Blake began studying in the electrical trade at 13. He worked as an electrician in Jamaica until one year he was visiting a friend in Montreal while on vacation who encouraged him to stay. Once he moved to Canada in 1987, he worked as a painter until he caught pneumonia and had to undergo lung surgery. “The doctor stopped me from painting houses. I had nothing to do, so I decided to make a plan,” said Blake.
With only $700 in his pocket, he decided to pursue his love of music and rent a space to open his record store on March 10, 1999.
Twenty years later, he is still running his business. The outside windows of the shop are plastered with event flyers and Blake sometimes works with promoters to sell tickets. If the weather is nice, ludi boards are displayed out front of the shop. Ludi is a popular board game that is played in Jamaica. Inside the store, there are more pictures on the walls and some are of artists. Blake says that sometimes local Canadian, American, and Caribbean artists will pass by the store to say thank you for promoting their music. Artists that have been to the store include Empress Minott, Luciano, and Wayne Wonder.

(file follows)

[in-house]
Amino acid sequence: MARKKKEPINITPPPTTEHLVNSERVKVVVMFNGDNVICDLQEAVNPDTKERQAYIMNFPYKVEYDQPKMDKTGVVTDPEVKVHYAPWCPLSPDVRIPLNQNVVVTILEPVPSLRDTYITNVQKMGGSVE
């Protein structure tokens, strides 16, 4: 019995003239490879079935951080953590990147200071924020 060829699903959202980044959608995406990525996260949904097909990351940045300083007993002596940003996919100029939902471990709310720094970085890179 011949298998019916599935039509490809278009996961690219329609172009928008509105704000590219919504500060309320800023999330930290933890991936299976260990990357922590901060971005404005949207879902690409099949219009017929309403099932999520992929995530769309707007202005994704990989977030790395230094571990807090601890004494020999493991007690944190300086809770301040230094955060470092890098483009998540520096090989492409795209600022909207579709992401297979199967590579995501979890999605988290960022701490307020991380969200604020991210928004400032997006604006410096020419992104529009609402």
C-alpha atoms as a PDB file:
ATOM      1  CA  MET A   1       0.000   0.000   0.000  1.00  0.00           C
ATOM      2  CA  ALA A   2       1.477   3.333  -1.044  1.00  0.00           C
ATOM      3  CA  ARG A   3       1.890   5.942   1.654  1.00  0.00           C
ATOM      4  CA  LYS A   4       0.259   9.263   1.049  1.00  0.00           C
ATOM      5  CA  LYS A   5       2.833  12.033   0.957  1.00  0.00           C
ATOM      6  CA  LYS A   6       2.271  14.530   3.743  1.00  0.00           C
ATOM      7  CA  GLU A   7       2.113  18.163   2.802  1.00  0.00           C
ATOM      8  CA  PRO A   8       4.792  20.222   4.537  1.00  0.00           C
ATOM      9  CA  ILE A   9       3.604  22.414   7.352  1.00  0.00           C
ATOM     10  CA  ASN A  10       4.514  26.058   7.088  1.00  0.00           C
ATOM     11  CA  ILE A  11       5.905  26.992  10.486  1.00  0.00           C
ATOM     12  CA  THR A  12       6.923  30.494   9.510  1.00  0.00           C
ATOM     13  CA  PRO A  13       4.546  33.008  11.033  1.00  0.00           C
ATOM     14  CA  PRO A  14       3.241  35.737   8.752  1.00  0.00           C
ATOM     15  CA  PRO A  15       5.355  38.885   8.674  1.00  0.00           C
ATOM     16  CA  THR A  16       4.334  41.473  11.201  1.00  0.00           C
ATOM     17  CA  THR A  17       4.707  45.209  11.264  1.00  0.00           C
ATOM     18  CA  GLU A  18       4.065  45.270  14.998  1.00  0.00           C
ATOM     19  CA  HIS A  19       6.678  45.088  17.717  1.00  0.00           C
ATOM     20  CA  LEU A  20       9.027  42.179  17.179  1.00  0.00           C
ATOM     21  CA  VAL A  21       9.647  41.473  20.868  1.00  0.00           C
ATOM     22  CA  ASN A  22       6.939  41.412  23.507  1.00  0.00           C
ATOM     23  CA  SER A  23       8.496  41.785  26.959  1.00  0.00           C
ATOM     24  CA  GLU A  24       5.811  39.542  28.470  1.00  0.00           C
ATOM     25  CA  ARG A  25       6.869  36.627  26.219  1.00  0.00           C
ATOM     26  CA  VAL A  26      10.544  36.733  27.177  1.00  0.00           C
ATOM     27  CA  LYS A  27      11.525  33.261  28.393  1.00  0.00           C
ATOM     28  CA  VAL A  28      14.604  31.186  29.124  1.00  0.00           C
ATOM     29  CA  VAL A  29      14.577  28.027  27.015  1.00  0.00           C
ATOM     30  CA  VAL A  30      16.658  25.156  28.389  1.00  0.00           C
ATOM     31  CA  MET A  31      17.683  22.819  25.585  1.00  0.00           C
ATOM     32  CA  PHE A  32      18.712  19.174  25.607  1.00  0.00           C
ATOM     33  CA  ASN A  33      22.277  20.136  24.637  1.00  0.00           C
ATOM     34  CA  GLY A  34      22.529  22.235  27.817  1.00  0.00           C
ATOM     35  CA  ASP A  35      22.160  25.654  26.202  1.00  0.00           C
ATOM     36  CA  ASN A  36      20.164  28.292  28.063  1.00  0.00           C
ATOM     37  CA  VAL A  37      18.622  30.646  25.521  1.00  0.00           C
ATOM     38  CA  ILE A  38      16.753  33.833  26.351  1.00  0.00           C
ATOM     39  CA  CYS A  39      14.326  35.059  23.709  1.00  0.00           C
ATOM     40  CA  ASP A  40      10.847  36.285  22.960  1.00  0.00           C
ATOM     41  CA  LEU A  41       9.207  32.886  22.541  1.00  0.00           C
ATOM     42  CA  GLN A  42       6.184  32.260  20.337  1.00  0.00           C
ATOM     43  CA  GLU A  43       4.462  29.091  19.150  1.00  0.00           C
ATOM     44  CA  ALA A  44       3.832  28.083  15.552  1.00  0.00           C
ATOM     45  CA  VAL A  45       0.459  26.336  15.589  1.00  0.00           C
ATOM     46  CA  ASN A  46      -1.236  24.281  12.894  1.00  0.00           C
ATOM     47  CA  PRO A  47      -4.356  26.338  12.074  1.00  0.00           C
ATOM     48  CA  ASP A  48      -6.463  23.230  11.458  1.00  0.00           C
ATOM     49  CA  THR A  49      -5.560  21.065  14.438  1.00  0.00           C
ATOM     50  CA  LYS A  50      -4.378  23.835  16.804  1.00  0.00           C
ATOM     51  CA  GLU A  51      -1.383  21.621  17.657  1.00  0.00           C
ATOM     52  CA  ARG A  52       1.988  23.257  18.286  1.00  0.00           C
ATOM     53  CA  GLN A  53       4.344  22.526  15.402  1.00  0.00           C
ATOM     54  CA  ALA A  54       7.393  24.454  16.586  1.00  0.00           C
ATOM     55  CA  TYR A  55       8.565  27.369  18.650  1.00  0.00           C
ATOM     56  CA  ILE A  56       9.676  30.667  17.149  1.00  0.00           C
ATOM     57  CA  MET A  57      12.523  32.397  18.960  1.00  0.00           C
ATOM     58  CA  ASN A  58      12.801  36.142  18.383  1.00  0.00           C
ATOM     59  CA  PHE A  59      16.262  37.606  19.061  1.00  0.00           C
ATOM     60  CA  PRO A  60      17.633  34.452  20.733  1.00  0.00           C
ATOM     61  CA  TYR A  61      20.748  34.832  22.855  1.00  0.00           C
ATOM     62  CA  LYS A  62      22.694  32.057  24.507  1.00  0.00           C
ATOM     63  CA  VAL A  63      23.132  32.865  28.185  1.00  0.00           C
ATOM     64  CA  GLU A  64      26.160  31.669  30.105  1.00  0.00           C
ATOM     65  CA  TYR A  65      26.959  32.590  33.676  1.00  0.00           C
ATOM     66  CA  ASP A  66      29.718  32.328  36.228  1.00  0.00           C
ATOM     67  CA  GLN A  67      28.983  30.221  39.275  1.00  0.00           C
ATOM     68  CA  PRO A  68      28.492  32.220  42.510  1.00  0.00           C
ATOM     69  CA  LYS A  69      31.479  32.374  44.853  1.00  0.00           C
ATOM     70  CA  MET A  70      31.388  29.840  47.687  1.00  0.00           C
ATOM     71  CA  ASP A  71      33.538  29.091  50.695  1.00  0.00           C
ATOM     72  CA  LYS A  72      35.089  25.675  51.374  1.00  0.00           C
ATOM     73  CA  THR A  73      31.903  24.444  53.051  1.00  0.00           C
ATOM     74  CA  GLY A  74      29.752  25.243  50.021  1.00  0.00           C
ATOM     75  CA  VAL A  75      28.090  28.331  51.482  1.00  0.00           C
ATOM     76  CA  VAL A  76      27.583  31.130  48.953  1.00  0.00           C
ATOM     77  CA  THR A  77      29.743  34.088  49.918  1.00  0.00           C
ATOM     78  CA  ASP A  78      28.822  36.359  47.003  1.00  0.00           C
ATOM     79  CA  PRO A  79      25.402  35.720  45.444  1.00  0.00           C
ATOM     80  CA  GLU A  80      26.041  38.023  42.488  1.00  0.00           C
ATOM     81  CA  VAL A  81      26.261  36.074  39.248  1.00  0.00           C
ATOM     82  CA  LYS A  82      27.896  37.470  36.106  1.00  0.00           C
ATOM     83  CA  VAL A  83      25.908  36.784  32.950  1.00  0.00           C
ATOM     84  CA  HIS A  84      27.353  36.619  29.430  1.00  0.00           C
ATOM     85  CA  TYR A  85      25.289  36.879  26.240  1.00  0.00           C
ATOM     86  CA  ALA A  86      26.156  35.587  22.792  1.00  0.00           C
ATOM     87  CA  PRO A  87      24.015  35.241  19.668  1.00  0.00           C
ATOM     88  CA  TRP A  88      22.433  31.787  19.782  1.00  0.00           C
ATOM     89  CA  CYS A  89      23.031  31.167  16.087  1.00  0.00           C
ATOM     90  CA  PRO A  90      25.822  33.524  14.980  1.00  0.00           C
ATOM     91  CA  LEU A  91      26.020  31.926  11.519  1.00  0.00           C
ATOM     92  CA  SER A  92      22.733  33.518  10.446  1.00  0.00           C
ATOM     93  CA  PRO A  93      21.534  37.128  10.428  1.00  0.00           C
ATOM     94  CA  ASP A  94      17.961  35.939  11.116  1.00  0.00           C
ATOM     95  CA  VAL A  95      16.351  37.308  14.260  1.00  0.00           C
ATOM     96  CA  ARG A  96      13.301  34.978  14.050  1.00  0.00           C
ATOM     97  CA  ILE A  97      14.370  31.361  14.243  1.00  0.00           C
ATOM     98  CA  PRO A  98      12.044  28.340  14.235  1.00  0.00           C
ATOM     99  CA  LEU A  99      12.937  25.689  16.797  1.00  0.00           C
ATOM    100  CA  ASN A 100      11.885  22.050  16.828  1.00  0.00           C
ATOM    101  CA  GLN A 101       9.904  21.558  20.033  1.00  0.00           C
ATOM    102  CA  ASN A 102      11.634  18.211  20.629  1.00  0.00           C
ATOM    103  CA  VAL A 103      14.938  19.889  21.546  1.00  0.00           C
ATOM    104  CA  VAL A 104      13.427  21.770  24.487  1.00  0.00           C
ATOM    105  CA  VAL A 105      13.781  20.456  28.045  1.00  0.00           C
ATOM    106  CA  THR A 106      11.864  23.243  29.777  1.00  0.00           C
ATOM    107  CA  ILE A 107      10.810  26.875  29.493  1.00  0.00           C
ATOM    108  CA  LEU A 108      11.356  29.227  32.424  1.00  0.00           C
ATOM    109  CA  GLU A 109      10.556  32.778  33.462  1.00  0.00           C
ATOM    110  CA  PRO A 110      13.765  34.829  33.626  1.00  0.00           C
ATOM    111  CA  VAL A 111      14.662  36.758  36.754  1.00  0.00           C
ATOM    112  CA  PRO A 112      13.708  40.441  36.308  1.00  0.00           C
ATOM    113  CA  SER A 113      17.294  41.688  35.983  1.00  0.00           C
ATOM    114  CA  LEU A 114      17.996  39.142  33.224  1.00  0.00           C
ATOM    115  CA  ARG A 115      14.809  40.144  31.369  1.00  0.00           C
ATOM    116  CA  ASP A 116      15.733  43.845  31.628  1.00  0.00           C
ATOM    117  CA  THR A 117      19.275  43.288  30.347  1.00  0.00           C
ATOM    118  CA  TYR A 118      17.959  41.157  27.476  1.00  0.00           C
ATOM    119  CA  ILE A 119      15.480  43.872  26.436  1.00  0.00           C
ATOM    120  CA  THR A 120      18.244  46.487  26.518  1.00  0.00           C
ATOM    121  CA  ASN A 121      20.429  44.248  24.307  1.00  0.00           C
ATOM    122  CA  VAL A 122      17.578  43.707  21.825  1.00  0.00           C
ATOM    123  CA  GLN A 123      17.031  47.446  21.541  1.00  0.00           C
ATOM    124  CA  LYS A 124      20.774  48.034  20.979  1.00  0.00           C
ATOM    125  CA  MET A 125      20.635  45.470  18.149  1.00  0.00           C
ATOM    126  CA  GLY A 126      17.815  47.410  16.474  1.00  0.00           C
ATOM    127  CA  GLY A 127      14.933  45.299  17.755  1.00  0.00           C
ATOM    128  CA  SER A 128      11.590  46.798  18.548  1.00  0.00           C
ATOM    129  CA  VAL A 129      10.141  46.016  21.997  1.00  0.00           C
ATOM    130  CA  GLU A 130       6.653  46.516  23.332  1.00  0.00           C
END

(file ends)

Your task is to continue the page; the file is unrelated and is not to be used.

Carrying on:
Blake smiles as he polishes one of his two recognition awards that he received from Reggae Xclusive Entertainment News in 2018 and 2017. The awards read “Top Business Supporter.” His store is also advertised in their spring 2019 issue.
Class One Record carries hip hop, R&B, dancehall, and soca CDs, but the majority of the vinyl records are reggae. Some of Blake’s favourite artists include John Holt, Dennis Brown, Bob Marley, and Peter Tosh. But his favourite DJ is U-Roy. “That’s the don for DJ music.”